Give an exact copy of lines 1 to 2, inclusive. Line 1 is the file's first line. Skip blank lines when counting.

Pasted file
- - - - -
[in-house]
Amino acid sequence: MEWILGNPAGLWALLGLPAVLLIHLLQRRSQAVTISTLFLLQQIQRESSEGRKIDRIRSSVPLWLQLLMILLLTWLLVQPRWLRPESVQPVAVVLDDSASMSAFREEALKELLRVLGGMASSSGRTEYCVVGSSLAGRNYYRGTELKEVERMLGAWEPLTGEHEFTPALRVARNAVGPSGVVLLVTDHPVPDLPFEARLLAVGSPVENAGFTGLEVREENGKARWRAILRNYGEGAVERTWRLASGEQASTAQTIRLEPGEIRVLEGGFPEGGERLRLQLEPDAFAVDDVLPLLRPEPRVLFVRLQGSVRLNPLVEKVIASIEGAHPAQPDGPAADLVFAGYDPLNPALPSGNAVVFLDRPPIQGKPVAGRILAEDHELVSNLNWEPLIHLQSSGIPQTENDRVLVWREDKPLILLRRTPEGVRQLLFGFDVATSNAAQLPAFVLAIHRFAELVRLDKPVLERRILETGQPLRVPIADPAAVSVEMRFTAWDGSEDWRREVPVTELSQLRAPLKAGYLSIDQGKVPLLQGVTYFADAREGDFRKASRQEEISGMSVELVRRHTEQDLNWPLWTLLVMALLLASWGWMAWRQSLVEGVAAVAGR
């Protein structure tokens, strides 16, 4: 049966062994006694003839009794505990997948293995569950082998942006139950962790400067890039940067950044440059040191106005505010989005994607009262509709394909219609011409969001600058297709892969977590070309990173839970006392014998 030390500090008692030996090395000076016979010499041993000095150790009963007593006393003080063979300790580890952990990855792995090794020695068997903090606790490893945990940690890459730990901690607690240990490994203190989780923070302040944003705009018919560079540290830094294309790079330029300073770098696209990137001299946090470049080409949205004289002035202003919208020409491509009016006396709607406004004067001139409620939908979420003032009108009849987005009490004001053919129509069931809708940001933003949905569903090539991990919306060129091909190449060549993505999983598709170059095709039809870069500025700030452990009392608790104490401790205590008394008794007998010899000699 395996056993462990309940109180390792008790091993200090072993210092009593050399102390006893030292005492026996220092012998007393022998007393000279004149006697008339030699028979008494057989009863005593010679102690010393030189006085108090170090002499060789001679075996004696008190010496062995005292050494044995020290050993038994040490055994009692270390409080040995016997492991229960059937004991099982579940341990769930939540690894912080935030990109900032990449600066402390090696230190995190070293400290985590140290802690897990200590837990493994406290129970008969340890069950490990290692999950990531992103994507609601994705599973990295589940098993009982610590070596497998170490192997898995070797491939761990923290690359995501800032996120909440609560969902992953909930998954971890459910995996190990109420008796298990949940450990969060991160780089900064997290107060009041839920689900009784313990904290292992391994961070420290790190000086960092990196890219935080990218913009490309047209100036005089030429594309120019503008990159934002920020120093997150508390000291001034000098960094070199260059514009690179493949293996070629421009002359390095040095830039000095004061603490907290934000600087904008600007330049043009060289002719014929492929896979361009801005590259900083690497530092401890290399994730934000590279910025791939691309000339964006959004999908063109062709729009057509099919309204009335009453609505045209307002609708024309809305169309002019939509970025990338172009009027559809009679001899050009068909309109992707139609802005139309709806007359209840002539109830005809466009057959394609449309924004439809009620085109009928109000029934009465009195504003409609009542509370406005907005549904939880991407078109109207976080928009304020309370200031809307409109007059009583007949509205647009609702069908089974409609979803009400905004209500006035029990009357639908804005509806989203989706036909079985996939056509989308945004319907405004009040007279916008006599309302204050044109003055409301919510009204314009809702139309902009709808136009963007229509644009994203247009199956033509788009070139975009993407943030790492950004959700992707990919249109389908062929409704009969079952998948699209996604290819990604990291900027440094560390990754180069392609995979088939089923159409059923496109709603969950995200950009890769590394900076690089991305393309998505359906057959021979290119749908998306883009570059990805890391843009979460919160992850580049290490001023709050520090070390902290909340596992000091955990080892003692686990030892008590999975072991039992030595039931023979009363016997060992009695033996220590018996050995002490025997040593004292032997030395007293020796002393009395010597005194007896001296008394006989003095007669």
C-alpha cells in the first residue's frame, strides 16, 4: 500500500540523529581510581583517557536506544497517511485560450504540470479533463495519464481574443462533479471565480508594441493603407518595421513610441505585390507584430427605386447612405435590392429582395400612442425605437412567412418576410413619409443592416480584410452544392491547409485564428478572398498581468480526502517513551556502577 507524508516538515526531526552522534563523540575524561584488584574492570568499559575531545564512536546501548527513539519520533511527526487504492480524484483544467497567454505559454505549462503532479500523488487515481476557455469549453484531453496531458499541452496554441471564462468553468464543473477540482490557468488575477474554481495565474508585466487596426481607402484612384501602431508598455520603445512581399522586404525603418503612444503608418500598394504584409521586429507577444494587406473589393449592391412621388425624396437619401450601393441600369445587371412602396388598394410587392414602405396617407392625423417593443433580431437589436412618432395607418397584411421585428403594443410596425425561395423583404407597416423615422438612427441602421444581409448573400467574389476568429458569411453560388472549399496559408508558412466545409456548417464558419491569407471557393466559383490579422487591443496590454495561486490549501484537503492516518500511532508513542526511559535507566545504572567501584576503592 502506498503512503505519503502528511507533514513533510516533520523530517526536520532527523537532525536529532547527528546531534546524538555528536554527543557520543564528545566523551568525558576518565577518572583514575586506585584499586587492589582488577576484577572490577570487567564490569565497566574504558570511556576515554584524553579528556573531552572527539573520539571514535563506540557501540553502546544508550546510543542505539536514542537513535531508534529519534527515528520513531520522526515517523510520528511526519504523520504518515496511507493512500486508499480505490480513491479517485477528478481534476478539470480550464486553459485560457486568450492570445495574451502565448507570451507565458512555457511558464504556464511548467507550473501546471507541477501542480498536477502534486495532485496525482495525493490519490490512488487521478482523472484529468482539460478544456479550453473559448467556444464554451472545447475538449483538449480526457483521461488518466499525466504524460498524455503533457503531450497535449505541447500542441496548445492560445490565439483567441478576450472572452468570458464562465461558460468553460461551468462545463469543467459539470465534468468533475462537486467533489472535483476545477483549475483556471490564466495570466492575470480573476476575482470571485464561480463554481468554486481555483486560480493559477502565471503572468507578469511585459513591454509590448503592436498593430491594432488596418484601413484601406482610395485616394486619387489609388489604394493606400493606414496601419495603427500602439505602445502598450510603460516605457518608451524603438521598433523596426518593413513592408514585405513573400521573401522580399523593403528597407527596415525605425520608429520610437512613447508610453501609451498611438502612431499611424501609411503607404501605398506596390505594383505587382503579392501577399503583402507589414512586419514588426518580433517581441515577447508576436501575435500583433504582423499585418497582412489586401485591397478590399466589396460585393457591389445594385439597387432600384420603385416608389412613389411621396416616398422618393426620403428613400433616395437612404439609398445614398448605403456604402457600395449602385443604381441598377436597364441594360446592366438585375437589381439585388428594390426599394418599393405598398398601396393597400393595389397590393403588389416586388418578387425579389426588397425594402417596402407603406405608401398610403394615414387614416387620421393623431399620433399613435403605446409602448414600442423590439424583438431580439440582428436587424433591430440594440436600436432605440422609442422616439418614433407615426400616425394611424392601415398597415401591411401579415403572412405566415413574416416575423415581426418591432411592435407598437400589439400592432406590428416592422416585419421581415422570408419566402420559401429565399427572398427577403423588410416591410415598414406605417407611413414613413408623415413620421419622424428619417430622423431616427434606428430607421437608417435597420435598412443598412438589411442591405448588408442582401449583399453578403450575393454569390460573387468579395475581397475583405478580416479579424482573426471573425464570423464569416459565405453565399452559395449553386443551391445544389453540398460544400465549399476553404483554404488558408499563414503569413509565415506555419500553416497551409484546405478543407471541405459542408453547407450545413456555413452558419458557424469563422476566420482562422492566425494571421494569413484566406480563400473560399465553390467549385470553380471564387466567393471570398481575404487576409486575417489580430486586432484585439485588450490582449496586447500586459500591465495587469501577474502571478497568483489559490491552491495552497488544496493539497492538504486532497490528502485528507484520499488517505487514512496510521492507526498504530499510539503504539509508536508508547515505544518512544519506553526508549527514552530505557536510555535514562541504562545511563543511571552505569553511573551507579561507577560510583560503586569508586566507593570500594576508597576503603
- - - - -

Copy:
[in-house]
Amino acid sequence: MEWILGNPAGLWALLGLPAVLLIHLLQRRSQAVTISTLFLLQQIQRESSEGRKIDRIRSSVPLWLQLLMILLLTWLLVQPRWLRPESVQPVAVVLDDSASMSAFREEALKELLRVLGGMASSSGRTEYCVVGSSLAGRNYYRGTELKEVERMLGAWEPLTGEHEFTPALRVARNAVGPSGVVLLVTDHPVPDLPFEARLLAVGSPVENAGFTGLEVREENGKARWRAILRNYGEGAVERTWRLASGEQASTAQTIRLEPGEIRVLEGGFPEGGERLRLQLEPDAFAVDDVLPLLRPEPRVLFVRLQGSVRLNPLVEKVIASIEGAHPAQPDGPAADLVFAGYDPLNPALPSGNAVVFLDRPPIQGKPVAGRILAEDHELVSNLNWEPLIHLQSSGIPQTENDRVLVWREDKPLILLRRTPEGVRQLLFGFDVATSNAAQLPAFVLAIHRFAELVRLDKPVLERRILETGQPLRVPIADPAAVSVEMRFTAWDGSEDWRREVPVTELSQLRAPLKAGYLSIDQGKVPLLQGVTYFADAREGDFRKASRQEEISGMSVELVRRHTEQDLNWPLWTLLVMALLLASWGWMAWRQSLVEGVAAVAGR